Heart attack patients are getting younger, and sicker

People who experience the most severe type of heart attack have become younger and more obese in the past two decades, according to a new study.

This group is also increasingly more likely to smoke, and to have high blood pressure and diabetes, all of which are preventable risk factors for a heart attack, the researchers found.

"On the whole, the medical community has done an outstanding job of improving treatments for heart disease, but this study shows that we have to do better on the prevention side," study co-author Dr. Samir Kapadia, an interventional cardiologist at Cleveland Clinic, said in a statement. "When people come for routine checkups, it is critical to stress the importance of reducing risk factors through weight reduction, eating a healthy diet and being physically active."

In the study, the researchers looked at risk factors for heart disease among more than 3,900 patients who were treated for the most severe and deadly type of heart attack — called ST-elevation myocardial infarction, or STEMI — between 1995 and 2014.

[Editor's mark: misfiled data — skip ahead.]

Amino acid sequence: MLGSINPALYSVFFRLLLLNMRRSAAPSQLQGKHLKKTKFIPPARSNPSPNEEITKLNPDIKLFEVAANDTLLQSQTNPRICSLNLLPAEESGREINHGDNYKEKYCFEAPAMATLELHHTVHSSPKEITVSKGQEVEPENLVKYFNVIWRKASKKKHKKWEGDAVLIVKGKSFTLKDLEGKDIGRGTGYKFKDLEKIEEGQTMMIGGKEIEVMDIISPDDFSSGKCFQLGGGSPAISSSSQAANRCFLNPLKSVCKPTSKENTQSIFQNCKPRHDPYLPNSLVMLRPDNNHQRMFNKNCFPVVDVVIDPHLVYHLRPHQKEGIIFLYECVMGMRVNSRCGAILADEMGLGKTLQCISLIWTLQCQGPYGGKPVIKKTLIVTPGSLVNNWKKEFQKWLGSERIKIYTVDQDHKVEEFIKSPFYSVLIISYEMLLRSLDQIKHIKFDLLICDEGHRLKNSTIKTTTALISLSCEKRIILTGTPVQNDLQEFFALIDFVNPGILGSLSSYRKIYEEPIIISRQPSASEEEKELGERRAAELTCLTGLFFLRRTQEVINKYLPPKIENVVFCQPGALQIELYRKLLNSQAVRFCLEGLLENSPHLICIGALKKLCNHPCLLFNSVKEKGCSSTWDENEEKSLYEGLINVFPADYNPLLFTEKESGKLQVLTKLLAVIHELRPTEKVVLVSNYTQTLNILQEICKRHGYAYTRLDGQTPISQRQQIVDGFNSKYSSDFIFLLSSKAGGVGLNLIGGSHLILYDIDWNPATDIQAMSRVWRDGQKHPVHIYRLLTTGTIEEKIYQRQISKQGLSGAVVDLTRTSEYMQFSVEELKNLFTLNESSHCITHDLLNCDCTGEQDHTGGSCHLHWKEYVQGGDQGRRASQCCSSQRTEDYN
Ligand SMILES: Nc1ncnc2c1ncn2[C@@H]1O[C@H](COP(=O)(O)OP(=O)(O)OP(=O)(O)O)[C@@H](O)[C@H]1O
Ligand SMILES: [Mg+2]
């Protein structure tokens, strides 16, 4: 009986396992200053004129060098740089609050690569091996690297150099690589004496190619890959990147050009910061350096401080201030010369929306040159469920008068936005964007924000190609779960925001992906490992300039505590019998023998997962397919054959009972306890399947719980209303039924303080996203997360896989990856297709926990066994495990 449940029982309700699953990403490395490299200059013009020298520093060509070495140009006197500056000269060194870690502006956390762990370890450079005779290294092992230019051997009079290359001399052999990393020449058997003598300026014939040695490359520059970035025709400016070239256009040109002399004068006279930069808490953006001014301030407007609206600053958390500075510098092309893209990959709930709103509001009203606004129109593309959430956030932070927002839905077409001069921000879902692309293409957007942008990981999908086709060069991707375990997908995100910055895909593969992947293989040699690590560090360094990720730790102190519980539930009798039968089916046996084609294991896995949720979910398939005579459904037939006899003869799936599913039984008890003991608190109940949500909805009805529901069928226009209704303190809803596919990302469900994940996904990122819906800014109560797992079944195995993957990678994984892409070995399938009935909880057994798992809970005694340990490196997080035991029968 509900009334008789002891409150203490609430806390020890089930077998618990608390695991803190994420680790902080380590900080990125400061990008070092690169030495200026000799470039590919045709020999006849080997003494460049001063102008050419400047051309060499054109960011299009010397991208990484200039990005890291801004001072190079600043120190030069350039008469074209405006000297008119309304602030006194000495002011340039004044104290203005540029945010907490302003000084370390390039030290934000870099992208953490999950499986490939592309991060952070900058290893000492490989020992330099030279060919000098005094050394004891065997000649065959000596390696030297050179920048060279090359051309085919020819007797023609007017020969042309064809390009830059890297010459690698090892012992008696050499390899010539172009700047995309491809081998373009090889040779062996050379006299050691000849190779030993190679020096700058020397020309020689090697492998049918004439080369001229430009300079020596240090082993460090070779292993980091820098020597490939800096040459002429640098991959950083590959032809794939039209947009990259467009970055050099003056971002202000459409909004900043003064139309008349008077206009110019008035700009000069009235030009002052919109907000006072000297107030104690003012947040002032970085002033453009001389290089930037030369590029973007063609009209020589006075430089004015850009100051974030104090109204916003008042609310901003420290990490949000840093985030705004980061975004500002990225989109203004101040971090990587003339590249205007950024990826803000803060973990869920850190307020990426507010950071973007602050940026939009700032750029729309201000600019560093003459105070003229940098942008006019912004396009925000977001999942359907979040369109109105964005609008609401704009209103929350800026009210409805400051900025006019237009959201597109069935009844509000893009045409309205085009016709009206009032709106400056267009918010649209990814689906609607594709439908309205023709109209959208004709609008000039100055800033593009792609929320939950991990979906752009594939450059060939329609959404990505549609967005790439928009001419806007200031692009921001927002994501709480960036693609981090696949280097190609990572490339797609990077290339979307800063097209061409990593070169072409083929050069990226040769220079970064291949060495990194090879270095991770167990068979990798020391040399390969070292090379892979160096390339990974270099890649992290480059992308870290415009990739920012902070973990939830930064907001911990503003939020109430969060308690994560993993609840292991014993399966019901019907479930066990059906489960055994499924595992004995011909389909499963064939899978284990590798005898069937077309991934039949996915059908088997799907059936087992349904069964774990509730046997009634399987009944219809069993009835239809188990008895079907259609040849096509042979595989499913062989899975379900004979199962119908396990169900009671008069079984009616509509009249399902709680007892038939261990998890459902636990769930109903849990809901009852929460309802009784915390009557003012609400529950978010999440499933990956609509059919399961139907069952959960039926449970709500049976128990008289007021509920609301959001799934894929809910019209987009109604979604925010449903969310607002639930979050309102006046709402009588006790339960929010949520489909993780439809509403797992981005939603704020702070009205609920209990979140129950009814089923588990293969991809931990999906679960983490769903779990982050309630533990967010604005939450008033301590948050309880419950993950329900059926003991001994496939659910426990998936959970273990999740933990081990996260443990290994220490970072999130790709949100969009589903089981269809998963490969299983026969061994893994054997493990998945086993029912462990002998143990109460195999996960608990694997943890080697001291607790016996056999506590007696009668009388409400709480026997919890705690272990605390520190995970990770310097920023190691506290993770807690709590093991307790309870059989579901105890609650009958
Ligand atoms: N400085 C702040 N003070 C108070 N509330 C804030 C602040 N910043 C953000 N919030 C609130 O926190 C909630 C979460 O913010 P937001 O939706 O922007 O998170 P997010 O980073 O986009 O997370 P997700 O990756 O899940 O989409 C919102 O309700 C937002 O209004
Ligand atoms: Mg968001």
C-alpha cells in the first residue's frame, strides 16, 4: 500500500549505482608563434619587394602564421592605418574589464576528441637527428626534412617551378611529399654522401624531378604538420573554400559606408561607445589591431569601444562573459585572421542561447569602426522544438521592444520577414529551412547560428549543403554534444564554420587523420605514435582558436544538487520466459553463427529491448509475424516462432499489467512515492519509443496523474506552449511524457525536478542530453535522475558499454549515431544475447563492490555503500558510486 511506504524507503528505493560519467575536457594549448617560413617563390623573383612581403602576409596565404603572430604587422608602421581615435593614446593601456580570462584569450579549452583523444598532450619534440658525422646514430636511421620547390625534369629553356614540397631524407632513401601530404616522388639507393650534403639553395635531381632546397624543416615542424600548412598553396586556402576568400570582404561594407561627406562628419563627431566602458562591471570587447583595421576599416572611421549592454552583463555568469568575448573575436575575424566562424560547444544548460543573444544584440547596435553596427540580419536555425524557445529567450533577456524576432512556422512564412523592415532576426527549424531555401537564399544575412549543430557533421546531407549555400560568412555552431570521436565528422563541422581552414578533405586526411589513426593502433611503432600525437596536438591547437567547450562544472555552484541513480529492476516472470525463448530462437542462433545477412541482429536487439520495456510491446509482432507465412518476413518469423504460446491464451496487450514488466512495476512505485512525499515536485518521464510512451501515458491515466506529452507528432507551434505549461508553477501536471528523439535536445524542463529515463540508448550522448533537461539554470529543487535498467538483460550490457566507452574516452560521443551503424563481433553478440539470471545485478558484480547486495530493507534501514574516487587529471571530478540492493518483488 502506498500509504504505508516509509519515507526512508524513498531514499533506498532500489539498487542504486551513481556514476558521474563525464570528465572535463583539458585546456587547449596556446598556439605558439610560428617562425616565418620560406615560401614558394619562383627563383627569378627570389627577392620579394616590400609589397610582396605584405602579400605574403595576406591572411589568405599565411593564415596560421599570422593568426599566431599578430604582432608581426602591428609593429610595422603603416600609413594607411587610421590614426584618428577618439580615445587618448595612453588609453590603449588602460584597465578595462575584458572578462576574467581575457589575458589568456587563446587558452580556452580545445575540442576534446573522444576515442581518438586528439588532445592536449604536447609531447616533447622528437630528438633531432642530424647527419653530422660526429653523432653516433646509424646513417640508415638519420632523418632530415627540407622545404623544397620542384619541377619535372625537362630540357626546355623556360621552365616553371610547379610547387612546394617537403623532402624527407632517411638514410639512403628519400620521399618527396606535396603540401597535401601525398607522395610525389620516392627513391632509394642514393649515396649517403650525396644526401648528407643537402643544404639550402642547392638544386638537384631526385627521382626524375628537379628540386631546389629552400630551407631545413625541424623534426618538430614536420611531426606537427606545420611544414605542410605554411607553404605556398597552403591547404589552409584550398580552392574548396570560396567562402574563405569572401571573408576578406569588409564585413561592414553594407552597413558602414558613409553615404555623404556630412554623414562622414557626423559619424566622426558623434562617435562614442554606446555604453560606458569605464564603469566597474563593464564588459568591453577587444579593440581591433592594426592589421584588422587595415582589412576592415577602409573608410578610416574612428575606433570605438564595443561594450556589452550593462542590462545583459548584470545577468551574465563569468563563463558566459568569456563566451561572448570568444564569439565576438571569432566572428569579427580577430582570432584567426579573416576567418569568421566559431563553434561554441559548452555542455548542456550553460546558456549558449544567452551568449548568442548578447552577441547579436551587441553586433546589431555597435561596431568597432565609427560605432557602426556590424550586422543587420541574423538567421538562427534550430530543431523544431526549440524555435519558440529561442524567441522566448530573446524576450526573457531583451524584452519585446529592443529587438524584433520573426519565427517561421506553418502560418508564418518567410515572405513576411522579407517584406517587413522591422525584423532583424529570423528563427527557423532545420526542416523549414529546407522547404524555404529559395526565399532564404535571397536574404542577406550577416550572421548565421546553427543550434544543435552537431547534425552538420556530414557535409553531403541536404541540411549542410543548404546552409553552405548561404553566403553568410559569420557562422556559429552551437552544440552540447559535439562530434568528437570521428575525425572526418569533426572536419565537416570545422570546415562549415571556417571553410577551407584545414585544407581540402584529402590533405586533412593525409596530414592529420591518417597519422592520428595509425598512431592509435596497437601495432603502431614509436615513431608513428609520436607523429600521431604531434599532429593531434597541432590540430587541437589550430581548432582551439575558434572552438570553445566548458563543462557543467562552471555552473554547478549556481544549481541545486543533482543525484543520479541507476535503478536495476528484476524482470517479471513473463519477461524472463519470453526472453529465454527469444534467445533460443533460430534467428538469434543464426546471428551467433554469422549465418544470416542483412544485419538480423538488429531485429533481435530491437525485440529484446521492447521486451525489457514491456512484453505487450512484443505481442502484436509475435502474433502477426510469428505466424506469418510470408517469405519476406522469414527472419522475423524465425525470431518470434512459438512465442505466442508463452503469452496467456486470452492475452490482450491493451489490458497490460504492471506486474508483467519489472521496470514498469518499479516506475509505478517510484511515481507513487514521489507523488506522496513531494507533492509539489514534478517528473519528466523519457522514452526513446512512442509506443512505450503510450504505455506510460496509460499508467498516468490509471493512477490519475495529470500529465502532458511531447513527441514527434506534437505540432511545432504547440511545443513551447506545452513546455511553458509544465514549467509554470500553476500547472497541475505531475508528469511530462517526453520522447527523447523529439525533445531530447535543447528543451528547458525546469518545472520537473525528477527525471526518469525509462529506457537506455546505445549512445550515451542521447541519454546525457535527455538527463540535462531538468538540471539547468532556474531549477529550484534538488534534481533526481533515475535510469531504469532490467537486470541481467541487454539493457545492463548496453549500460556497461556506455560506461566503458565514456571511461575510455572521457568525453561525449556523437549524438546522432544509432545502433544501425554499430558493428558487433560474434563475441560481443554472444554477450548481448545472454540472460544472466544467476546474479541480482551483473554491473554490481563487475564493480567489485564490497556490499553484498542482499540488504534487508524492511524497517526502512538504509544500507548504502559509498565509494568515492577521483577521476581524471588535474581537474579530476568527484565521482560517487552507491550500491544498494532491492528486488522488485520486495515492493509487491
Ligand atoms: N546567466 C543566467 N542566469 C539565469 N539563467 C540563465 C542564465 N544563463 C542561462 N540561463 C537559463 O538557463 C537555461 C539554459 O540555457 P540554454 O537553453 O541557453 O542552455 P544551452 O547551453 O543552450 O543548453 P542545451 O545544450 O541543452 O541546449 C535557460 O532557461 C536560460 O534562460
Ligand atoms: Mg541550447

This type of heart attack occurs when one of the heart's main arteries is completely blocked by plaque, which stops the flow of blood. If the person experiencing the attack receives medical attention right away, the chances of survival increase, but overall, STEMI carries a high risk of death and disability.

The researchers divided the records of the heart attack patients collected over the 20 years into four groups, each representing a span of five years. [10 Amazing Facts About Your Heart]

They found that between the first five-year span and the last five-year span, the average age of patients who had had STEMI decreased from 64 to 60, while the prevalence of obesity among the patients increased from 31 to 40 percent.

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